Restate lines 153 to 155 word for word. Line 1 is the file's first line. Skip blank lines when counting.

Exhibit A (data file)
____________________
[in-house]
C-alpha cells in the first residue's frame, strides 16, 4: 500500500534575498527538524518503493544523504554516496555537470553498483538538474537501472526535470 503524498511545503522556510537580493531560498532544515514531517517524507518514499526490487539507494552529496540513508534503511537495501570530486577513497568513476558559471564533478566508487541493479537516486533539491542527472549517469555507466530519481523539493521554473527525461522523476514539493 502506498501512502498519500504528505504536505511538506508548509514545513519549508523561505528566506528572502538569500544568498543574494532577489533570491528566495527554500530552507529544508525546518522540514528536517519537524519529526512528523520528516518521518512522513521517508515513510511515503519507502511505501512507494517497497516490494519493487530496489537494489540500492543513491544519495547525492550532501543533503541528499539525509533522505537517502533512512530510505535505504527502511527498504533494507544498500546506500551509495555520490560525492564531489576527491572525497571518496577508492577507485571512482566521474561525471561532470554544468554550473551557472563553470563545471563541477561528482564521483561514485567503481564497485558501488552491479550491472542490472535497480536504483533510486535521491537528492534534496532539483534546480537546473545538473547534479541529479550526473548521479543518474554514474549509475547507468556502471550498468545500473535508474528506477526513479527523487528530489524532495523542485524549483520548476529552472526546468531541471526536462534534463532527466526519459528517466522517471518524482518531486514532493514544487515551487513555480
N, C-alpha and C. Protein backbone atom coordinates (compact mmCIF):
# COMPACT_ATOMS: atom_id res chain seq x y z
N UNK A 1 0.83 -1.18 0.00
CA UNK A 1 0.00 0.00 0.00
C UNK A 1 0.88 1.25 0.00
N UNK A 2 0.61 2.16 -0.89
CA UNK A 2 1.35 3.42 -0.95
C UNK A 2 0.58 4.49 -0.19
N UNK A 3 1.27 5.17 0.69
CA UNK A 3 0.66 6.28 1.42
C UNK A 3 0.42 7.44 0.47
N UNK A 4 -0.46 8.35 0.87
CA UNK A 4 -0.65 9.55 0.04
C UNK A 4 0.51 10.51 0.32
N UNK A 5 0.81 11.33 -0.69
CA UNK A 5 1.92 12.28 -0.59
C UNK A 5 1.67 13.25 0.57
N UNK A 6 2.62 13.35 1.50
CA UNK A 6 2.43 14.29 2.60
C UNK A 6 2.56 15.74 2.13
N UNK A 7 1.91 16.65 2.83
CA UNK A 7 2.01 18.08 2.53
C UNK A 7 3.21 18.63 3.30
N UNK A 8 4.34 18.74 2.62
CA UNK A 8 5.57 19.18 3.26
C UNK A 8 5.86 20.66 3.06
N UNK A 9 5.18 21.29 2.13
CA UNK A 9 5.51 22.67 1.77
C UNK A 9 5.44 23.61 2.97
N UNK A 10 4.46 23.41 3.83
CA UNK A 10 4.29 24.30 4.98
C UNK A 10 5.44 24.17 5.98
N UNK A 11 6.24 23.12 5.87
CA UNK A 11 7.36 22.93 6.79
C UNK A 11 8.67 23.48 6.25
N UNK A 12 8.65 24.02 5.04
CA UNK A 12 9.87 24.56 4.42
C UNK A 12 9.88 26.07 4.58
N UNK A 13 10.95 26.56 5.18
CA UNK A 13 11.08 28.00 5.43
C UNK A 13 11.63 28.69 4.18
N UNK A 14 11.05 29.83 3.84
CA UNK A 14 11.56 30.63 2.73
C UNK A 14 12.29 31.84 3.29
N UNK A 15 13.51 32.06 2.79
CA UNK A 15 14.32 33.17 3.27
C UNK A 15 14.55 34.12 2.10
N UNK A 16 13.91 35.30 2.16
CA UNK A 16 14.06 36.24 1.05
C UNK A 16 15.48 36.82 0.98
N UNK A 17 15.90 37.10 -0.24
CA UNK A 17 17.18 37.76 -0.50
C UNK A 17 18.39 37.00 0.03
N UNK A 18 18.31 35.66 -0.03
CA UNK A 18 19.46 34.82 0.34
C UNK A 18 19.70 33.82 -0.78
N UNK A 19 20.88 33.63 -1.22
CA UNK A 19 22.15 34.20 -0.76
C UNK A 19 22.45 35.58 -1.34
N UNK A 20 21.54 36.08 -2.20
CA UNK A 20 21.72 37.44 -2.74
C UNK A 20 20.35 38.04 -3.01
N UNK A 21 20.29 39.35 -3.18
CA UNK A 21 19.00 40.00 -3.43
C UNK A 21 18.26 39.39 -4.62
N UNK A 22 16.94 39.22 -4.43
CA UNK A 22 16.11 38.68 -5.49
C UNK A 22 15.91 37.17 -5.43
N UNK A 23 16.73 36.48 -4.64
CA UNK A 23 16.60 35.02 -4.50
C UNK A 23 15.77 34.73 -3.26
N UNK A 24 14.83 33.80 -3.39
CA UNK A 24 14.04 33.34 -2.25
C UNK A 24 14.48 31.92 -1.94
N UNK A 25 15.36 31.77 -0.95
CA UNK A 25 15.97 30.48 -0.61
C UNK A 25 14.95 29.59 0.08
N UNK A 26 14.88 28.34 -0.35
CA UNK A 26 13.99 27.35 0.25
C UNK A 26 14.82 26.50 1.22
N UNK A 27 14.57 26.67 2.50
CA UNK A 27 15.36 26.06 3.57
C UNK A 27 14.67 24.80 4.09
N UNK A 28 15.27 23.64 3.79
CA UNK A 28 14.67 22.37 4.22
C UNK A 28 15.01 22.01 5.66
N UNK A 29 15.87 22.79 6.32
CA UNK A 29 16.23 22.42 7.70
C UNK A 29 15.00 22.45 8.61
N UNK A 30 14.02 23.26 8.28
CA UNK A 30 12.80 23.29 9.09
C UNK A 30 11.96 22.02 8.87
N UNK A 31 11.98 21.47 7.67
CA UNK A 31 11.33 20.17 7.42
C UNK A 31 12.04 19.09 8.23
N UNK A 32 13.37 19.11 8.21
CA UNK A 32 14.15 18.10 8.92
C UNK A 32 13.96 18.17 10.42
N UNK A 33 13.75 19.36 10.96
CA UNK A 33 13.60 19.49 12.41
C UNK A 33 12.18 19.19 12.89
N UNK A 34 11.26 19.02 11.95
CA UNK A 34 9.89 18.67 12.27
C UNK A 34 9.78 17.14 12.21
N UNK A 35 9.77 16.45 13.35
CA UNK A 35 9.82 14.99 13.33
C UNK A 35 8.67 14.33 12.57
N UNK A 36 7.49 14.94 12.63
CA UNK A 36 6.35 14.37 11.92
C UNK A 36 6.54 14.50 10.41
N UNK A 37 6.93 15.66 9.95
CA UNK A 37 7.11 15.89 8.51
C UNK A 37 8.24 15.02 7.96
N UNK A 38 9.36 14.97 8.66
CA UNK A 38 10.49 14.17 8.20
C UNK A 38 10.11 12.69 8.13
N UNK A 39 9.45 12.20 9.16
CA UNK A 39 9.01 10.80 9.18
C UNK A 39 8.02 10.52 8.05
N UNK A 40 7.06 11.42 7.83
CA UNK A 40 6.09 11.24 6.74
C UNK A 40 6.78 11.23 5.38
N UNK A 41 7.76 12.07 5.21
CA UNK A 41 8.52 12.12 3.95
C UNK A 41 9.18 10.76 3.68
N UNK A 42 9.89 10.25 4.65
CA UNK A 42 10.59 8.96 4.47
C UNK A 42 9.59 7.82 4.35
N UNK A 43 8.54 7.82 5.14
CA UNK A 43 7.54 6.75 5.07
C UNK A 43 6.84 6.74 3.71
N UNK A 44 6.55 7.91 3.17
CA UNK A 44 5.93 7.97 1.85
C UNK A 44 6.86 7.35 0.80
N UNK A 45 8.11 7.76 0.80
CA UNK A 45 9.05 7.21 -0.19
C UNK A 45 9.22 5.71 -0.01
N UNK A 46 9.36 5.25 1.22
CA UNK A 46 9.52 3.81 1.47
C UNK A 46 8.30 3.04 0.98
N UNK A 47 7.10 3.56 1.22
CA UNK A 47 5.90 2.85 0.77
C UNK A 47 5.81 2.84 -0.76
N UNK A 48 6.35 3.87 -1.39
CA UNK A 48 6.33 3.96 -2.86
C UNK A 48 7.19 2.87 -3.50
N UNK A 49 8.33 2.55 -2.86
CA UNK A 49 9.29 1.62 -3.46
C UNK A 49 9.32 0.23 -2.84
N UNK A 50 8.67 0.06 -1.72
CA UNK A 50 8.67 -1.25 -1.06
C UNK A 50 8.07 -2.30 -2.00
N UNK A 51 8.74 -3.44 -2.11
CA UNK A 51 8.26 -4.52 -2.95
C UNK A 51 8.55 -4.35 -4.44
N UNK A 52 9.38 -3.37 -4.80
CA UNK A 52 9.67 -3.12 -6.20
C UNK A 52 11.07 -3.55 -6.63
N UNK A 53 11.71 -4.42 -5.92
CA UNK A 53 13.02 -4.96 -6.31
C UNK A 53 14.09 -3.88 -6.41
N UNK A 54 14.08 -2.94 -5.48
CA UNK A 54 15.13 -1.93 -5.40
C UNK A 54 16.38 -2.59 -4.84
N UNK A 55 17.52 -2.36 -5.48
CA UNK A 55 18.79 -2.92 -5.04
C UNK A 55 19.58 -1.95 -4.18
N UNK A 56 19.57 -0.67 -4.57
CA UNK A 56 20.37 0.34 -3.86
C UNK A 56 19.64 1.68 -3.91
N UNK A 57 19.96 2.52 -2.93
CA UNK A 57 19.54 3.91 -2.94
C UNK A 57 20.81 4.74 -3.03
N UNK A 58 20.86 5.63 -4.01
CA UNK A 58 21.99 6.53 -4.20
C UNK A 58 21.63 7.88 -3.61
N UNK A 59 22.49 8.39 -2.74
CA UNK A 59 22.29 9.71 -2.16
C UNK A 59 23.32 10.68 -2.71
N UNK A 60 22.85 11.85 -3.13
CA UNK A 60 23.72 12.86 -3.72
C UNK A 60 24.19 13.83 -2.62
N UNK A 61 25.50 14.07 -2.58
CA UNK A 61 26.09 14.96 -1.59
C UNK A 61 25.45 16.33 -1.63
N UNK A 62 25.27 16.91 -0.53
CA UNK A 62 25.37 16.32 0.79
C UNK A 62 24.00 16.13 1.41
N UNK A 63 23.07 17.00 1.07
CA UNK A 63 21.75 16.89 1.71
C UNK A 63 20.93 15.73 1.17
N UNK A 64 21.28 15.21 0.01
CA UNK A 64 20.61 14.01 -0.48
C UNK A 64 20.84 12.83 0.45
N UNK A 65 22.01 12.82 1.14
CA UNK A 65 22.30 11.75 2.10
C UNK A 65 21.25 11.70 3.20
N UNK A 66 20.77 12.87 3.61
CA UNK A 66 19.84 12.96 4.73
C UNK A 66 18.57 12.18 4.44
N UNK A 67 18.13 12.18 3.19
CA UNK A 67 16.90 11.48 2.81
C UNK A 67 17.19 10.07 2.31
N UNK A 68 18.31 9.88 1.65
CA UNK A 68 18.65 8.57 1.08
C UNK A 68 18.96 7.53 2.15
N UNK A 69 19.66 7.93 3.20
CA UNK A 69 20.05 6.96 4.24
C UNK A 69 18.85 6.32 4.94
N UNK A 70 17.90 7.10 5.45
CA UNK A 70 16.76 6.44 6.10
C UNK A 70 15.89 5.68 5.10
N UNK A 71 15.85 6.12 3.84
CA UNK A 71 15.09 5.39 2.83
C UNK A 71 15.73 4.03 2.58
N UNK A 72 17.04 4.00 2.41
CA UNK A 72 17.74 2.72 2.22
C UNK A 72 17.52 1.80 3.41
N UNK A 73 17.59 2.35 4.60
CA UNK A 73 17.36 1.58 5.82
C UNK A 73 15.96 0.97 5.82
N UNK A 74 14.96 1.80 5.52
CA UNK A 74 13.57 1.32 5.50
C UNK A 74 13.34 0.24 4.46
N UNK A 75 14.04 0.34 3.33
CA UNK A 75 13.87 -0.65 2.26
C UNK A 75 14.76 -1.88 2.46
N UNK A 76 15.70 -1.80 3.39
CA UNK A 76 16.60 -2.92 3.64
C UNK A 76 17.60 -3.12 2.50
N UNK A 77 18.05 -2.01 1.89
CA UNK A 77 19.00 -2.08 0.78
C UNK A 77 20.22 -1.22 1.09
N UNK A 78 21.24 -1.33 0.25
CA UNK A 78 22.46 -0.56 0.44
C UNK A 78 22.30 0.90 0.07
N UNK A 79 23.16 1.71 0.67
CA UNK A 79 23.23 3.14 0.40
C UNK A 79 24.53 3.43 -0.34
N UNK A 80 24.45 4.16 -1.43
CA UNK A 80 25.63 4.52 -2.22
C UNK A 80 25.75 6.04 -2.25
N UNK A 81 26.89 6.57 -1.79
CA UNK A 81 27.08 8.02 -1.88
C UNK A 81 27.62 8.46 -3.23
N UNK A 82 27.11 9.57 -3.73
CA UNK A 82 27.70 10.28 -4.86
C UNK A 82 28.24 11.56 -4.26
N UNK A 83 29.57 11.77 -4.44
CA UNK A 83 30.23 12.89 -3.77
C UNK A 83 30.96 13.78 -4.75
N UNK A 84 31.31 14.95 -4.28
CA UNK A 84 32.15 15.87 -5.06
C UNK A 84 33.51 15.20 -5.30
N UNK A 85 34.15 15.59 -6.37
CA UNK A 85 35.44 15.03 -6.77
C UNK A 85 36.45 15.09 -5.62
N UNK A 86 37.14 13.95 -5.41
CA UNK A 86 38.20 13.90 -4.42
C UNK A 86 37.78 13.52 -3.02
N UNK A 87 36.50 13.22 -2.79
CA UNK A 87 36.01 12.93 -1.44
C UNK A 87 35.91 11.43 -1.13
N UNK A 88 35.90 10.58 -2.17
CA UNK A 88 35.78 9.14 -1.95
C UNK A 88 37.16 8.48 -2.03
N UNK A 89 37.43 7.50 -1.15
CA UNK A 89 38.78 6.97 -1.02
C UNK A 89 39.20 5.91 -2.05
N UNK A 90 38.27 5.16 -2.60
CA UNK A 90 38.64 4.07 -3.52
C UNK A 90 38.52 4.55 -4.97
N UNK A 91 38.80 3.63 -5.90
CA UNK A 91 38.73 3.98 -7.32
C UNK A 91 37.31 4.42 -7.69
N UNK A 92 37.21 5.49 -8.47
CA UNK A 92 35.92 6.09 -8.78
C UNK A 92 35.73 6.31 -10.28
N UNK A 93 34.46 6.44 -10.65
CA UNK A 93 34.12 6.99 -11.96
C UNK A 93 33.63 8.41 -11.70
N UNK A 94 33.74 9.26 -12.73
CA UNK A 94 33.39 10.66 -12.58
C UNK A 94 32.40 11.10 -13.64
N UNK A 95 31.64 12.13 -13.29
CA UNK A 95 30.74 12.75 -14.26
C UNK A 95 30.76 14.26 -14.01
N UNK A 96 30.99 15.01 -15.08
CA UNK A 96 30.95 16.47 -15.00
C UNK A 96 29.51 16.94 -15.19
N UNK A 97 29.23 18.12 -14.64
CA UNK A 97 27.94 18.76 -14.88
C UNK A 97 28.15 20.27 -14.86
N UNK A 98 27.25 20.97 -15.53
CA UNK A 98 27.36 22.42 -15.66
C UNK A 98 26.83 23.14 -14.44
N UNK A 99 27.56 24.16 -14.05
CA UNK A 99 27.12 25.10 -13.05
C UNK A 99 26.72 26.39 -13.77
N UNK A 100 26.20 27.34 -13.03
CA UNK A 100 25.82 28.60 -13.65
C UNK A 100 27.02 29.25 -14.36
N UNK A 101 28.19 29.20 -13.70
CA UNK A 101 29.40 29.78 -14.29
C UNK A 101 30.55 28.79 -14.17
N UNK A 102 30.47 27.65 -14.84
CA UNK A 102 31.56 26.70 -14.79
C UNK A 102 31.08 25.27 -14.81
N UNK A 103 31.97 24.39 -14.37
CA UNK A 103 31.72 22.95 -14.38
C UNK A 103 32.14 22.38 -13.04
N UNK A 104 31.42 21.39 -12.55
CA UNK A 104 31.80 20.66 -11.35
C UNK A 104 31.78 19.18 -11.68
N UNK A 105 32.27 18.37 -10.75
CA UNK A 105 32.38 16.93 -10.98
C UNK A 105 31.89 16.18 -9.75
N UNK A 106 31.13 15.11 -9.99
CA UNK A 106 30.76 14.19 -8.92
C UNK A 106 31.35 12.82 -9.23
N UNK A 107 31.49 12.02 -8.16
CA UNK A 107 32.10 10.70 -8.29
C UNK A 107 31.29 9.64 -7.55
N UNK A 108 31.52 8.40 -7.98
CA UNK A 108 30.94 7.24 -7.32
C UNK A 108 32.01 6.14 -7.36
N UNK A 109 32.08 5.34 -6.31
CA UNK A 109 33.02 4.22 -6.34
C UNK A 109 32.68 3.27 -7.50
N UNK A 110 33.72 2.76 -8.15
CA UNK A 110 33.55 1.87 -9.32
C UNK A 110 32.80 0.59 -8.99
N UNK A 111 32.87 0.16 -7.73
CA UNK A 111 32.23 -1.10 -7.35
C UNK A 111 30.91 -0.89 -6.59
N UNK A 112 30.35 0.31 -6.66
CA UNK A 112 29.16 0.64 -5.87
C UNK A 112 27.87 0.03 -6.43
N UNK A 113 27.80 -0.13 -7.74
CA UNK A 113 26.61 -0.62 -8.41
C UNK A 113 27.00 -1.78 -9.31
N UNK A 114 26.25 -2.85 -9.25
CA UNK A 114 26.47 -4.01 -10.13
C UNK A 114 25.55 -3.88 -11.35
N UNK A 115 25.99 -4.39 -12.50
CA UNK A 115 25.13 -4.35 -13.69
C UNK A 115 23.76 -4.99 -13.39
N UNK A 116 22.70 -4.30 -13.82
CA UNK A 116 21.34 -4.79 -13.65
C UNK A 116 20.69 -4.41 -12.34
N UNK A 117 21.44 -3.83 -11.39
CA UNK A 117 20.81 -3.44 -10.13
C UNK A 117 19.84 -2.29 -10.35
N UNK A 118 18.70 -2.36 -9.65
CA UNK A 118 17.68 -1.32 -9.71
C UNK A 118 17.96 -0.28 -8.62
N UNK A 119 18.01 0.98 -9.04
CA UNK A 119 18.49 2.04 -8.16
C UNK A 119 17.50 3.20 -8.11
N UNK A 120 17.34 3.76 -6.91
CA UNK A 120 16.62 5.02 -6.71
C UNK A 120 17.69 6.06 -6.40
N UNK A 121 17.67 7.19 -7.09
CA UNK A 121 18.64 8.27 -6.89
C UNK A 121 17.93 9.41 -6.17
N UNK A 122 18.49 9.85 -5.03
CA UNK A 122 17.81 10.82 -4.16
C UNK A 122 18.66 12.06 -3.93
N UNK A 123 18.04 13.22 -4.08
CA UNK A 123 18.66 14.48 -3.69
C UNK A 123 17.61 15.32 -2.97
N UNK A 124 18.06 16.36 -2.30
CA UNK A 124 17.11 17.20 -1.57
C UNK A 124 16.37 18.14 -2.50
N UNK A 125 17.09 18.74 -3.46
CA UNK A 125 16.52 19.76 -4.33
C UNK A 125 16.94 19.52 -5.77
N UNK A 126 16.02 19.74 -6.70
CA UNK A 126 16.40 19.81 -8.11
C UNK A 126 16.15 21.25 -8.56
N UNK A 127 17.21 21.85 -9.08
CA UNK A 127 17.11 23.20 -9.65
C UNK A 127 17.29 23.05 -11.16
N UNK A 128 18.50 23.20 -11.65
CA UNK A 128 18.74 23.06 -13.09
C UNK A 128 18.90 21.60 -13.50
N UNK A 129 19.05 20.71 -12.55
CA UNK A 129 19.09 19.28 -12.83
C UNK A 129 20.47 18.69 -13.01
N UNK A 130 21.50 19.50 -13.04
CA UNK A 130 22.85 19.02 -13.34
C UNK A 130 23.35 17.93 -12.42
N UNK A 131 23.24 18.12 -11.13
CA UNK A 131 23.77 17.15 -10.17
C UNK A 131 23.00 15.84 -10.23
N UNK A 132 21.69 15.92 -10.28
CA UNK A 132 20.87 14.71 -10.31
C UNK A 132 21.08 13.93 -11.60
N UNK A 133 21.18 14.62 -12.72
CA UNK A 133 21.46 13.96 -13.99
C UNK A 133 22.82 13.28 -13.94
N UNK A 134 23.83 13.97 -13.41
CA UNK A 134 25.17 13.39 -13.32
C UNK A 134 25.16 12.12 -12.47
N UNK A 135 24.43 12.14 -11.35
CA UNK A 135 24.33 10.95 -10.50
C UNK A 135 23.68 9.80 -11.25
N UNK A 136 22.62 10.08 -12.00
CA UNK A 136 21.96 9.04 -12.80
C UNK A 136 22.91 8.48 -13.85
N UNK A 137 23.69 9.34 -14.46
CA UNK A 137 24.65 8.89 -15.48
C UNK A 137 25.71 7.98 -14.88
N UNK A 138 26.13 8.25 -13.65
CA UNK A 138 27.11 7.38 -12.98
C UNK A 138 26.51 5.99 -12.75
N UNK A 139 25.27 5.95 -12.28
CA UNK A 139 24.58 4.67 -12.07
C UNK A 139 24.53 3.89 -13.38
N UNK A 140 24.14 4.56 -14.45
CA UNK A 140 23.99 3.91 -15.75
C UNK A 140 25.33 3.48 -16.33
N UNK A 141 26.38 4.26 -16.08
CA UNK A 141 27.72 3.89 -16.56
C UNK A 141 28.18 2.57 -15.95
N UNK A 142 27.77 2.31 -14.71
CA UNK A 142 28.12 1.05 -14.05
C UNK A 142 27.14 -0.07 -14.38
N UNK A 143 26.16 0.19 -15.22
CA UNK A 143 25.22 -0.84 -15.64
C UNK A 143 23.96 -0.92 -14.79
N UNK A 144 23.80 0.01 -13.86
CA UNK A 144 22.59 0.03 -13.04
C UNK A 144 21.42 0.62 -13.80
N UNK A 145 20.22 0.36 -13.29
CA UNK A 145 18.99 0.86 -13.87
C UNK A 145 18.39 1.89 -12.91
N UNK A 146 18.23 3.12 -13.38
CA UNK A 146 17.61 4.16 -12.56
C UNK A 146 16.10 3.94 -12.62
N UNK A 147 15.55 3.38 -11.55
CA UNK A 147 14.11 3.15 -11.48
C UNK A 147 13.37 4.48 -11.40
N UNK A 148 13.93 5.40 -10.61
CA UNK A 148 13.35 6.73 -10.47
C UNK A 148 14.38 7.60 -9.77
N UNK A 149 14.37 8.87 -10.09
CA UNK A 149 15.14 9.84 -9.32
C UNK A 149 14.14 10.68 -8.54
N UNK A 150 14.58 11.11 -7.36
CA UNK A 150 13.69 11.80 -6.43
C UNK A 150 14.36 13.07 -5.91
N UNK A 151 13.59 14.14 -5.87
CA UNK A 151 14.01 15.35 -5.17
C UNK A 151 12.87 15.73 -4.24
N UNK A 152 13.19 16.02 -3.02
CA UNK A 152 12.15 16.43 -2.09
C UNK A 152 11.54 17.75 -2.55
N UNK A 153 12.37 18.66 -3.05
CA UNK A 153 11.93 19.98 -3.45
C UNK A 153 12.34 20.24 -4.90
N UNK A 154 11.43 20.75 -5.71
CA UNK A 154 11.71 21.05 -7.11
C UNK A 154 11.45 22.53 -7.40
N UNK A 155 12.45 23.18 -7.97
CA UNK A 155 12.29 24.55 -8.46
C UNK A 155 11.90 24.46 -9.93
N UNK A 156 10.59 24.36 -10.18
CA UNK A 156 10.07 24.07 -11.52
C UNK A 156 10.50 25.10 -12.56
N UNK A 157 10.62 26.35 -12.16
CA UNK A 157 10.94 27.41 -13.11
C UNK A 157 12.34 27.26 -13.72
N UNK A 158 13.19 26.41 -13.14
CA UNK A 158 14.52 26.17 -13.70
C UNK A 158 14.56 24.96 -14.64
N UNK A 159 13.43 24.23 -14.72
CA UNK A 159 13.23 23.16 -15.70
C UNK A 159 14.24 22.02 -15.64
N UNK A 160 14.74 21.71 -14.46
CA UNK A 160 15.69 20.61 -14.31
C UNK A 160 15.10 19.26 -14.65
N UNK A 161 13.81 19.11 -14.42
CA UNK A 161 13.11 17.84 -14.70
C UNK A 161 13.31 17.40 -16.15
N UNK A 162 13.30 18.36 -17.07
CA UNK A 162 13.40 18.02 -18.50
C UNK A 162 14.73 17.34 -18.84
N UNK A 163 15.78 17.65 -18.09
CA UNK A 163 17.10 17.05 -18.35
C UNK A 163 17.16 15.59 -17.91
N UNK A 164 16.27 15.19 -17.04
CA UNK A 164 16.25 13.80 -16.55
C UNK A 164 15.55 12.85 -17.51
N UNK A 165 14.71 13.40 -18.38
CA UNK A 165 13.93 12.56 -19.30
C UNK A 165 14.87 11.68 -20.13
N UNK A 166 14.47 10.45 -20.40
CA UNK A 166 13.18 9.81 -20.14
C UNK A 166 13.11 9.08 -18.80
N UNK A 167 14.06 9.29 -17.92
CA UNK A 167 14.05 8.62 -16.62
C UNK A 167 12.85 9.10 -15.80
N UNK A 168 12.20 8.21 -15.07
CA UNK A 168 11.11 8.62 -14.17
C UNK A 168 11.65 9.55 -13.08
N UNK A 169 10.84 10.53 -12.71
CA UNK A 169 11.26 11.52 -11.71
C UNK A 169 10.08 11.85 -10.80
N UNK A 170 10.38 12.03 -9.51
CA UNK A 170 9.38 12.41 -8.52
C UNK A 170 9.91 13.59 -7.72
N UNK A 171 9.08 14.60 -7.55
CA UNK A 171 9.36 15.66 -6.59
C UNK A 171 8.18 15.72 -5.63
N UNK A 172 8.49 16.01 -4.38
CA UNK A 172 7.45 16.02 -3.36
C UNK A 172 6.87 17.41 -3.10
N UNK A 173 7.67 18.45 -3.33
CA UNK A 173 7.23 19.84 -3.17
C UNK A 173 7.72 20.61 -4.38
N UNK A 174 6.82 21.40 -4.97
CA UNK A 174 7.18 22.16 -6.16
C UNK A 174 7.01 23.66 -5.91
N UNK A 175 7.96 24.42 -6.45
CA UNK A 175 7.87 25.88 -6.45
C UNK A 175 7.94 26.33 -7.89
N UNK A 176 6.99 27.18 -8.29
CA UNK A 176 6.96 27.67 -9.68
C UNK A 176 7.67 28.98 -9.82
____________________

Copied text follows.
CA UNK A 50 8.67 -1.25 -1.06
C UNK A 50 8.07 -2.30 -2.00
N UNK A 51 8.74 -3.44 -2.11